An oven-roasted, highly flavorful tomato concentrate, it trumps any store-bought tomato paste you've ever tasted. This is adapted from Molly Watson's blog The Dinner Files. She adapted her recipe from Paul Bertolli's book, Cooking by Hand.
An oven-roasted, highly flavorful tomato concentrate, it trumps any store-bought tomato paste you've ever tasted. This is adapted from Molly Watson's blog The Dinner Files. She adapted her recipe from Paul Bertolli's book, Cooking by Hand.—Marisa McClellan
Makes: 1-2 pints
cup olive oil
teaspoons sea salt
- Chop tomatoes into quarters. Combine them in a large pan with 1/4 cup olive oil and bring to a simmer. Cook until they are soft and the peels begin to detach from the tomato flesh.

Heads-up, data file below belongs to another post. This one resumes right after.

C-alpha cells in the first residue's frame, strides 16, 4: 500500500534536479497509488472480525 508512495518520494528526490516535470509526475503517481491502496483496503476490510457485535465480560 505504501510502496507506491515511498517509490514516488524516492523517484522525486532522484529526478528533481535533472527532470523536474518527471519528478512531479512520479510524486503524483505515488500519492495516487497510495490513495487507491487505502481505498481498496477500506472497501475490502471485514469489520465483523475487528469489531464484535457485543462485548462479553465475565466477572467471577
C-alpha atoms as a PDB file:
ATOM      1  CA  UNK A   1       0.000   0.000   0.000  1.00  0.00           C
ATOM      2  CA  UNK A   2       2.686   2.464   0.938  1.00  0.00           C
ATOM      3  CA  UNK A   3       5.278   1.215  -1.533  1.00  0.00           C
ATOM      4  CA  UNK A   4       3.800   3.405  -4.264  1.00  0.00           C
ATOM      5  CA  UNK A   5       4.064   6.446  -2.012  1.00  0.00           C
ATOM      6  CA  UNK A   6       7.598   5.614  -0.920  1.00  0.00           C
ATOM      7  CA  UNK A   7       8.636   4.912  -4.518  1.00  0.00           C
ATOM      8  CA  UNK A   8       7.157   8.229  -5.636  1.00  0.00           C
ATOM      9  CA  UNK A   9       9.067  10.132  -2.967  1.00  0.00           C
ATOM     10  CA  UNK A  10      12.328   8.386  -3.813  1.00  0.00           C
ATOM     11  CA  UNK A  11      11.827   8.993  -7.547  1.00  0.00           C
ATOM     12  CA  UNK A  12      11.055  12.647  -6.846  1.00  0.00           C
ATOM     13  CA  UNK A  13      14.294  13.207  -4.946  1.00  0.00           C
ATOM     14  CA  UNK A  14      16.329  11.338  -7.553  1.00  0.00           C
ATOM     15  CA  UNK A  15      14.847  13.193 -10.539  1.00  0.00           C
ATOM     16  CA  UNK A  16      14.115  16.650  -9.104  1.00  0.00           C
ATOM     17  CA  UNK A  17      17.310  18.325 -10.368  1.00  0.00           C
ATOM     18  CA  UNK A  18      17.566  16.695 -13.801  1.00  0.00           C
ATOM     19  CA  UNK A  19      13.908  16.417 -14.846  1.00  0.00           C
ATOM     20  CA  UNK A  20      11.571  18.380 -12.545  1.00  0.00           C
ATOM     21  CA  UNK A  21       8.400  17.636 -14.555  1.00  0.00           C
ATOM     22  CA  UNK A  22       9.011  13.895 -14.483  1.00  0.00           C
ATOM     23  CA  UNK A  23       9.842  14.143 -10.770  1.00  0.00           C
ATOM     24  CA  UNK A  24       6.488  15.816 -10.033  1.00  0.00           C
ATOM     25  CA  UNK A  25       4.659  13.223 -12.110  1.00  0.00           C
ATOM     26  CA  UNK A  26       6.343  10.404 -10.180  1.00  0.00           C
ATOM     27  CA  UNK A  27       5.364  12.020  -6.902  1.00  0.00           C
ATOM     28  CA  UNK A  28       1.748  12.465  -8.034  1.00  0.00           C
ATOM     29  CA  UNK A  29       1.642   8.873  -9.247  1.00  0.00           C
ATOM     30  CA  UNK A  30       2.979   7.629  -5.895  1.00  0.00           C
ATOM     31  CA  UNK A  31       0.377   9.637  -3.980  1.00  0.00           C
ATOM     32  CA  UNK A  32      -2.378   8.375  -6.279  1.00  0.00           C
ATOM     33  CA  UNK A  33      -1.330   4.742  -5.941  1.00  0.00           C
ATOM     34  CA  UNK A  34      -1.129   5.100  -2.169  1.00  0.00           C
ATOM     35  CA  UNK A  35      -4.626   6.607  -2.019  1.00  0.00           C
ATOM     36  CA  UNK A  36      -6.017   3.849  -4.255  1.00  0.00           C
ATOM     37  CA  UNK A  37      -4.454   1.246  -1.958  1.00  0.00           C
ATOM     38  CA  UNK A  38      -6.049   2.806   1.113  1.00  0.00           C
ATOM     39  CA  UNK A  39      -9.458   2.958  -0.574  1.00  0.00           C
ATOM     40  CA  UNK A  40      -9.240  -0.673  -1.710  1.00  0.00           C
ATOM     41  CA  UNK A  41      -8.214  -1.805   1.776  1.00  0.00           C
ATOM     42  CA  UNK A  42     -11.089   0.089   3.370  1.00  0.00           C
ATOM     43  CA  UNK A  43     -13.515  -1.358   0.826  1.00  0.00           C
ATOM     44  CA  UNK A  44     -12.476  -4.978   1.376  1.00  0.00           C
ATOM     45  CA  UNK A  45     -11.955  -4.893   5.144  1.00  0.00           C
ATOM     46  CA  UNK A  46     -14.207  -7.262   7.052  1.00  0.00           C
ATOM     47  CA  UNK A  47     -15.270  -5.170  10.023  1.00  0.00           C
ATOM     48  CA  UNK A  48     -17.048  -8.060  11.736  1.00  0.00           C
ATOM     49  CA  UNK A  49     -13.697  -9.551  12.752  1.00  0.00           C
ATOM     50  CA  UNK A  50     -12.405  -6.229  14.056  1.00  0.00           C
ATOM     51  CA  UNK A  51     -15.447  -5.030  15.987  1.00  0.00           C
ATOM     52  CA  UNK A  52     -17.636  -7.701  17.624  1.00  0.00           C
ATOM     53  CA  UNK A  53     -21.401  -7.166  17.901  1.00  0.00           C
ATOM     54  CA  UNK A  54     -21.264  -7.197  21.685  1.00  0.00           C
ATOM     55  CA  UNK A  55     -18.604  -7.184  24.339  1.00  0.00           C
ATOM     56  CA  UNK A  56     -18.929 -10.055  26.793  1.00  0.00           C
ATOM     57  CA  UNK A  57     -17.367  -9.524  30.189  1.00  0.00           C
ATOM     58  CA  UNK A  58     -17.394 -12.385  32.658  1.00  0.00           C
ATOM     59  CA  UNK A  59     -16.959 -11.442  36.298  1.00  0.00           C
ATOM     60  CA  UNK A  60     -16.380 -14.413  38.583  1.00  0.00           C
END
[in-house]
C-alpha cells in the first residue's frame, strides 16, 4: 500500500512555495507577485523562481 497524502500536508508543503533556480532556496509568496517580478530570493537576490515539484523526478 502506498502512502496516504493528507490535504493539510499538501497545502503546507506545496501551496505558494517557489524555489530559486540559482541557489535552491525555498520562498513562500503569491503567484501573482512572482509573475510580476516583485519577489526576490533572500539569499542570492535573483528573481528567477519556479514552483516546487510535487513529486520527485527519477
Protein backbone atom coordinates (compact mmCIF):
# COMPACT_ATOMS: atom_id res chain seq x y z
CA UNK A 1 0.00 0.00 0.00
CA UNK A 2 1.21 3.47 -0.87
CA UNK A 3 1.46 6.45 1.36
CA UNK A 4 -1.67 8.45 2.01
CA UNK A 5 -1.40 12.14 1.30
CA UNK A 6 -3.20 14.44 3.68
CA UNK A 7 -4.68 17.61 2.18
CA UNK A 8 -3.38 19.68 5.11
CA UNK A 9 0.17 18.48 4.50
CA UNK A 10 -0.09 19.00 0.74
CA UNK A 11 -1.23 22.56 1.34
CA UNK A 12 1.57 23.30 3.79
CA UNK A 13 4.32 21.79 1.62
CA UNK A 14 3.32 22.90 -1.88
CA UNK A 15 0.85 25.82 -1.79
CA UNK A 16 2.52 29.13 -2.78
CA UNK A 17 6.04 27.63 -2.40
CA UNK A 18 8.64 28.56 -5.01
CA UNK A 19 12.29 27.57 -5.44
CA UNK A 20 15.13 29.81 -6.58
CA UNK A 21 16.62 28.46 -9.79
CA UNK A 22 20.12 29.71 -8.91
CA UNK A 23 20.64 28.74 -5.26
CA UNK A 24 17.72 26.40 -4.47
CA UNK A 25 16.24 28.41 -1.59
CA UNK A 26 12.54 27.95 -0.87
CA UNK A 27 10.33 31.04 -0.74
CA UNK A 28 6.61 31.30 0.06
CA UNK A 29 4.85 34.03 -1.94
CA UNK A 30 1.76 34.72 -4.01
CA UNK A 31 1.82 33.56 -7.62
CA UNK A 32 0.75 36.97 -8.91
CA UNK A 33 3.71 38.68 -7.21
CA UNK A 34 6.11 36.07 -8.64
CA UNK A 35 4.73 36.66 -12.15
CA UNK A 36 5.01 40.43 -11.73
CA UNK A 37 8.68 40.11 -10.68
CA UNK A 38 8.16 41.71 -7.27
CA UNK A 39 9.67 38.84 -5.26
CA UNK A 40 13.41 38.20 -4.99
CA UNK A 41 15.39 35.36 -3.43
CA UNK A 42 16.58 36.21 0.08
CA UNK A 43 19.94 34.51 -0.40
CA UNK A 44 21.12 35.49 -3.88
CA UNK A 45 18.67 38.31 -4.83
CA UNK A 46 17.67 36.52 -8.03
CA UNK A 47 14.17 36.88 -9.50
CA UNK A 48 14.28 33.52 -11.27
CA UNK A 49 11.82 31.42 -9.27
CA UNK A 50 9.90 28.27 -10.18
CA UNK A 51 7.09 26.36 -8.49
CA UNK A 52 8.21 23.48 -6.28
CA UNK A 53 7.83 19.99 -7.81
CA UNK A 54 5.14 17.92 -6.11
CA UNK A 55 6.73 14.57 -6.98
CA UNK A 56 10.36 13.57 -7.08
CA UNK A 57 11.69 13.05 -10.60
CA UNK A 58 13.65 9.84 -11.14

- Push warm tomatoes through a food mill, sieve or chinois, so that you separate the tomato pulp from the seeds and skins.
- Divide the tomato pulp between two large, rimmed baking sheets (I used two half sheet pans).
- Place baking sheets in the oven and bake at 350° F. Check tomatoes every half hour, stirring the paste and switching the position of the baking sheets so that they reduce evenly.
- Over time, the conserva will start to reduce to the point where it doesn’t fill the baking sheet any more. At this point, I combine the contents of the two pans into and continue to bake.
- When the conserva is shiny, brick-colored and has reduced by more than half, it is done. There shouldn’t be any remaining water or moisture separating from the paste at this point.
- Scrape finished conserva into clean half or quarter pint jars. Top with a layer of olive oil and place in either the refrigerator or the freezer. As long as you keep it well-covered with olive oil and ensure that you only use a very clean spoon to remove it from the jar, it will keep in the fridge for a month or so. Frozen, it will keep for up to nine months.
- This recipe is a Community Pick!